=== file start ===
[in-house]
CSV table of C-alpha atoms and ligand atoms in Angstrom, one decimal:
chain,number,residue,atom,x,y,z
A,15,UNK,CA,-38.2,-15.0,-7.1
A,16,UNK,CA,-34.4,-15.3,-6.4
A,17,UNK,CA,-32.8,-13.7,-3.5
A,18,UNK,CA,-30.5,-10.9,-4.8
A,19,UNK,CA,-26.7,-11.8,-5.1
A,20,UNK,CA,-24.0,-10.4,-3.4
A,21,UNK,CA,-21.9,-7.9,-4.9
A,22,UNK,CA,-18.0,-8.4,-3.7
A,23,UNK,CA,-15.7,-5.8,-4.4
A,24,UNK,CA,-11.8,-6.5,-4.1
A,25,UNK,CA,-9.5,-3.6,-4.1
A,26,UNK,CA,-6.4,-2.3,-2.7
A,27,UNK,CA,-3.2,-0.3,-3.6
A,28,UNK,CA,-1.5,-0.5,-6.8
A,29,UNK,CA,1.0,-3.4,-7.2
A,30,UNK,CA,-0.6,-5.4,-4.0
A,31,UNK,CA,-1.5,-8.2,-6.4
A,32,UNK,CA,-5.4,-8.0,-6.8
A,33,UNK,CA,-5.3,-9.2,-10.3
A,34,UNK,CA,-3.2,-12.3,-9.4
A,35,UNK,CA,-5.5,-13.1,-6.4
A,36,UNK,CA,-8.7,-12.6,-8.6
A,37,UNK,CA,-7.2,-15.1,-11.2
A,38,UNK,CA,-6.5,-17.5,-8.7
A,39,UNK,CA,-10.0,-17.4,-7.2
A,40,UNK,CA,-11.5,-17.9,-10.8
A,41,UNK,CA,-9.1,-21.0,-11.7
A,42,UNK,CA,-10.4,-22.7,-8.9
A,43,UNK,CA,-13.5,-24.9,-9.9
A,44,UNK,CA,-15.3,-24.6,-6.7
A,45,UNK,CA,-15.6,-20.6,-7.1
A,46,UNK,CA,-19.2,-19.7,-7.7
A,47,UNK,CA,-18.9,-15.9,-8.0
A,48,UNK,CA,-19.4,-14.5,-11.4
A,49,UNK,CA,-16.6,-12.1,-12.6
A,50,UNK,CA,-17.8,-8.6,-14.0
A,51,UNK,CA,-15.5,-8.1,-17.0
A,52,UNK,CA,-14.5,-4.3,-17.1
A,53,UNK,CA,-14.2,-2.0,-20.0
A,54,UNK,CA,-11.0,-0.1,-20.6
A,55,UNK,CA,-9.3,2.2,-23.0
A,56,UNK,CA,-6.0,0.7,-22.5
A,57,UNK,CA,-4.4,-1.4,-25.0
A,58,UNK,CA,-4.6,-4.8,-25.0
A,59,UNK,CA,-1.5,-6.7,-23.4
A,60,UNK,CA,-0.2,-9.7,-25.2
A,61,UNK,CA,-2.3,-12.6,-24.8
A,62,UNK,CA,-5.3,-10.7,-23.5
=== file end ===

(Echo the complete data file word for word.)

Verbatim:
[in-house]
CSV table of C-alpha atoms and ligand atoms in Angstrom, one decimal:
chain,number,residue,atom,x,y,z
A,15,UNK,CA,-38.2,-15.0,-7.1
A,16,UNK,CA,-34.4,-15.3,-6.4
A,17,UNK,CA,-32.8,-13.7,-3.5
A,18,UNK,CA,-30.5,-10.9,-4.8
A,19,UNK,CA,-26.7,-11.8,-5.1
A,20,UNK,CA,-24.0,-10.4,-3.4
A,21,UNK,CA,-21.9,-7.9,-4.9
A,22,UNK,CA,-18.0,-8.4,-3.7
A,23,UNK,CA,-15.7,-5.8,-4.4
A,24,UNK,CA,-11.8,-6.5,-4.1
A,25,UNK,CA,-9.5,-3.6,-4.1
A,26,UNK,CA,-6.4,-2.3,-2.7
A,27,UNK,CA,-3.2,-0.3,-3.6
A,28,UNK,CA,-1.5,-0.5,-6.8
A,29,UNK,CA,1.0,-3.4,-7.2
A,30,UNK,CA,-0.6,-5.4,-4.0
A,31,UNK,CA,-1.5,-8.2,-6.4
A,32,UNK,CA,-5.4,-8.0,-6.8
A,33,UNK,CA,-5.3,-9.2,-10.3
A,34,UNK,CA,-3.2,-12.3,-9.4
A,35,UNK,CA,-5.5,-13.1,-6.4
A,36,UNK,CA,-8.7,-12.6,-8.6
A,37,UNK,CA,-7.2,-15.1,-11.2
A,38,UNK,CA,-6.5,-17.5,-8.7
A,39,UNK,CA,-10.0,-17.4,-7.2
A,40,UNK,CA,-11.5,-17.9,-10.8
A,41,UNK,CA,-9.1,-21.0,-11.7
A,42,UNK,CA,-10.4,-22.7,-8.9
A,43,UNK,CA,-13.5,-24.9,-9.9
A,44,UNK,CA,-15.3,-24.6,-6.7
A,45,UNK,CA,-15.6,-20.6,-7.1
A,46,UNK,CA,-19.2,-19.7,-7.7
A,47,UNK,CA,-18.9,-15.9,-8.0
A,48,UNK,CA,-19.4,-14.5,-11.4
A,49,UNK,CA,-16.6,-12.1,-12.6
A,50,UNK,CA,-17.8,-8.6,-14.0
A,51,UNK,CA,-15.5,-8.1,-17.0
A,52,UNK,CA,-14.5,-4.3,-17.1
A,53,UNK,CA,-14.2,-2.0,-20.0
A,54,UNK,CA,-11.0,-0.1,-20.6
A,55,UNK,CA,-9.3,2.2,-23.0
A,56,UNK,CA,-6.0,0.7,-22.5
A,57,UNK,CA,-4.4,-1.4,-25.0
A,58,UNK,CA,-4.6,-4.8,-25.0
A,59,UNK,CA,-1.5,-6.7,-23.4
A,60,UNK,CA,-0.2,-9.7,-25.2
A,61,UNK,CA,-2.3,-12.6,-24.8
A,62,UNK,CA,-5.3,-10.7,-23.5